There’s a big difference between an intention to be inclusive and a strategy

It doesn’t really matter who “intends” to win this chess game.
It doesn’t really matter who “intends” to win this chess game.
Image: REUTERS/Tomas Bravo
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Though we often use the words interchangeably, being “intentional” and being “strategic” are two different things.

Intention is a thing intended; an aim or plan.

Strategy is a plan of action or policy designed to achieve a major or overall aim.

Right now, we’re in a continual news cycle of organizational leaders who find themselves having to explain a business practice or policy that has led to an “unintended” outcome. Recent examples include Facebook and Cambridge Analytica, the lack of diversity at Uber, and two black men being arrested at Starbucks. I’d argue these situations are often the result of an assumption that an intended goal would be reached without a well-developed strategy.

Although intention, by its very definition, is deliberate, there is no assurance of direction or forward movement. Intention is only a first step.

In my own life, I’ve found that intentionality without strategy can quickly devolve into chaos. I can intentionally do something, but without a strategic reason for doing it, I’m less likely to have thought about process and outcomes and I’m chasing my tail with no good reason why. So I’m “working”; putting in effort, but to what end? Organizations aren’t necessarily different in this respect: Intended outcomes are only meaningful and worth pursuing if used to lay the framework for strategy.

As an advocate for improving inclusion and diversity, I often encounter technical organizations, communities, and events that support the “idea” or “intention” of diversity of thought. But very few of them are capable of reaching any meaningful outcomes, because most efforts are guided by intention alone. This has resulted in a number of businesses that are beginning to experience the frustration and fatigue that inevitably follows when intentions for change lack strategy for operationalizing and measuring outcomes. As Atlassian’s global head of diversity and belonging Aubrey Blanche put it: “People are tired of talking about diversity and inclusion, frustrated by talk not turning into impactful action, and overwhelmed by the number of issues to address and the scope of what must change.”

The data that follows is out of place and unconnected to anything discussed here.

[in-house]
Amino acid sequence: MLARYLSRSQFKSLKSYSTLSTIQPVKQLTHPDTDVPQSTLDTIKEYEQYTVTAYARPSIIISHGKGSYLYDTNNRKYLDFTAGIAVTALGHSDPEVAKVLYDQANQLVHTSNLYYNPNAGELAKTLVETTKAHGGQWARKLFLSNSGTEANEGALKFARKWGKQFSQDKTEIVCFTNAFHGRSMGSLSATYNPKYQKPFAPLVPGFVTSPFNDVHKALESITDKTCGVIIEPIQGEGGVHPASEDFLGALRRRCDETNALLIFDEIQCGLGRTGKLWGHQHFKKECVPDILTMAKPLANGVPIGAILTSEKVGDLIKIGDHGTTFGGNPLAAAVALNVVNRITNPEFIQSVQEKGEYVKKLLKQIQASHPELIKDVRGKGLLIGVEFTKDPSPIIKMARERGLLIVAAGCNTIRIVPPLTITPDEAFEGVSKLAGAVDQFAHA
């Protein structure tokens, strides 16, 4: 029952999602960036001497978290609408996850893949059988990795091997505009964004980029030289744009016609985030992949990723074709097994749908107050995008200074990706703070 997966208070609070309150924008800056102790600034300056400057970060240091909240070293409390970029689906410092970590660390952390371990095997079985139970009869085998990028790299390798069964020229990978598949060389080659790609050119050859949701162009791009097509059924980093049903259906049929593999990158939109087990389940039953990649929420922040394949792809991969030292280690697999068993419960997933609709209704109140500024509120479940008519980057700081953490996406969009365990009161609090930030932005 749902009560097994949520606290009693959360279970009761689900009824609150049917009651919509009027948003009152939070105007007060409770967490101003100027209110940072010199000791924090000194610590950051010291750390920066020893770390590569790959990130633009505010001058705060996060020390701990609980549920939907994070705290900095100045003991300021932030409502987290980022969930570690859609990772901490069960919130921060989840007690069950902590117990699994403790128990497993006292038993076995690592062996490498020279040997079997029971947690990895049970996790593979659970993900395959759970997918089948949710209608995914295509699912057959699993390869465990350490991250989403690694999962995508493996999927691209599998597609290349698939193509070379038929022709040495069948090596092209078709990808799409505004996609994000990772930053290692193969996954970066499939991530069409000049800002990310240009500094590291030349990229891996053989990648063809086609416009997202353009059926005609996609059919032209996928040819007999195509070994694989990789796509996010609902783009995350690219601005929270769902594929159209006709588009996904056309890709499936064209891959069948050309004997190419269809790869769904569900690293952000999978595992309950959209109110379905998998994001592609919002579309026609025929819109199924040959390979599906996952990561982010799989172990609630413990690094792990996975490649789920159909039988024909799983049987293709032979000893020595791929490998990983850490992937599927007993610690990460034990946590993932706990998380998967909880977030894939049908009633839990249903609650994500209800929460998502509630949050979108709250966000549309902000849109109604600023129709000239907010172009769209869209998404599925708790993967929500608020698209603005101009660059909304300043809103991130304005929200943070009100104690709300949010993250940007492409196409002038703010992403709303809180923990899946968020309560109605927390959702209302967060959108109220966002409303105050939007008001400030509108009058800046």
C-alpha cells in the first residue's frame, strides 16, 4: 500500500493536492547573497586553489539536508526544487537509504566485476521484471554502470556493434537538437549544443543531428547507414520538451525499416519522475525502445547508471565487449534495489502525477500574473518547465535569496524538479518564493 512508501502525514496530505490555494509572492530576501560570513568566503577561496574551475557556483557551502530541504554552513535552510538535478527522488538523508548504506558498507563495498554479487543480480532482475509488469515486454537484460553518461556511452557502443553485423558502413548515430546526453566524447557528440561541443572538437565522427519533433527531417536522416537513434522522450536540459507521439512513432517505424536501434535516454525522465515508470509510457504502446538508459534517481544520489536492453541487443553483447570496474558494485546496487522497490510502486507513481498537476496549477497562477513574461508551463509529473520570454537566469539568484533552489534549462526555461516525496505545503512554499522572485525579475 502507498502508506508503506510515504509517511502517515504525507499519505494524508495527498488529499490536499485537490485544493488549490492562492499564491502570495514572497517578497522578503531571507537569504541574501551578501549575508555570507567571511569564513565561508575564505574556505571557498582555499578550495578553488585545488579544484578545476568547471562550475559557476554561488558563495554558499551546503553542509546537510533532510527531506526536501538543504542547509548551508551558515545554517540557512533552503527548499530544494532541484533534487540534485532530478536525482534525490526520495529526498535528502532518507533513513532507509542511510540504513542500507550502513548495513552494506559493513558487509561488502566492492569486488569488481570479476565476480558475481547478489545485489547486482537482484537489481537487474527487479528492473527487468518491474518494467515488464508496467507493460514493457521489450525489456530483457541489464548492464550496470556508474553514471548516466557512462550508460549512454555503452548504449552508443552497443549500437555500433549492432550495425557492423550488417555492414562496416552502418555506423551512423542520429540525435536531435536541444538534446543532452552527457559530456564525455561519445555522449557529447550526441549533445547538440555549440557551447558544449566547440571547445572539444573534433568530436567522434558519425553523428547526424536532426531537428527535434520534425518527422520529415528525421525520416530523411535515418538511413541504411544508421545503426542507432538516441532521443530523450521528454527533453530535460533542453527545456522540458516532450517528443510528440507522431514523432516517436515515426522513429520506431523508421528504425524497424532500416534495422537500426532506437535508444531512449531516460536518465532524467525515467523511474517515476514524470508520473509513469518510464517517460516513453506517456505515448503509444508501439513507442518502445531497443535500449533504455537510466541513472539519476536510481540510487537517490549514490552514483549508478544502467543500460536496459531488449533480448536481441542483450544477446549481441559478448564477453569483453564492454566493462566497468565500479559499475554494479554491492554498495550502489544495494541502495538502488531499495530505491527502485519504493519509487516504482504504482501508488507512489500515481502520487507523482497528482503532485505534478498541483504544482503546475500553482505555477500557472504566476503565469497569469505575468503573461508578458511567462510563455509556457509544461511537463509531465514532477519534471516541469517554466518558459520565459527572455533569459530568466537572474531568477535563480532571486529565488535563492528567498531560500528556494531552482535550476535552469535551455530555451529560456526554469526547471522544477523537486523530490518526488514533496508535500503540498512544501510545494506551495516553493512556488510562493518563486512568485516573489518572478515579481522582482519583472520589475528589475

It is not that intentions are “fake,” bad, or unnecessary. It is at this stage where ideas take form and creativity abounds. It’s just that without the guidance of strategy, intention can miss the mark, often resulting in a workforce or community that is tired, disillusioned, and cynical.

In the case of inclusion and diversity, without a thought out and tested strategy, well-meaning individuals often find themselves having to face the consequences of an initiative that at best is unwelcoming and at worst, harms the very groups of individuals they saw to include. Without strategies that enable us to test and measure the effectiveness of our ideas we end up acting on assumptions like those held by Aleksandr Kogan, the researcher at the center of the Cambridge Analytica mess, “The belief in Silicon Valley and certainly our belief at that point was that the general public must be aware that their data is being sold and shared and used to advertise to them.” It is these kinds of fundamentally flawed assumptions and their unfortunate outcomes, on the part of business and community leaders, that scream for a need to partner intention with informed strategies, in order to mitigate potential harm.

Designing efforts to improve the experiences of traditionally excluded populations is a process that requires patience, forethought, and a developed strategy that has considered how to counter for a system of privilege, bias, racism, and outright discrimination. Success in these areas requires leaders to go beyond intention and opt for strategy: That means reaching out to employees, partners, customers, clients, and community members to discover the issues that matter to them and, as Aubrey Blanche states, “listen to them about the solutions even for little things — their expertise is valuable.” Then use their feedback as guidance to set intention and develop strategies that remove barriers and provide groups with the experiences that enable them to thrive.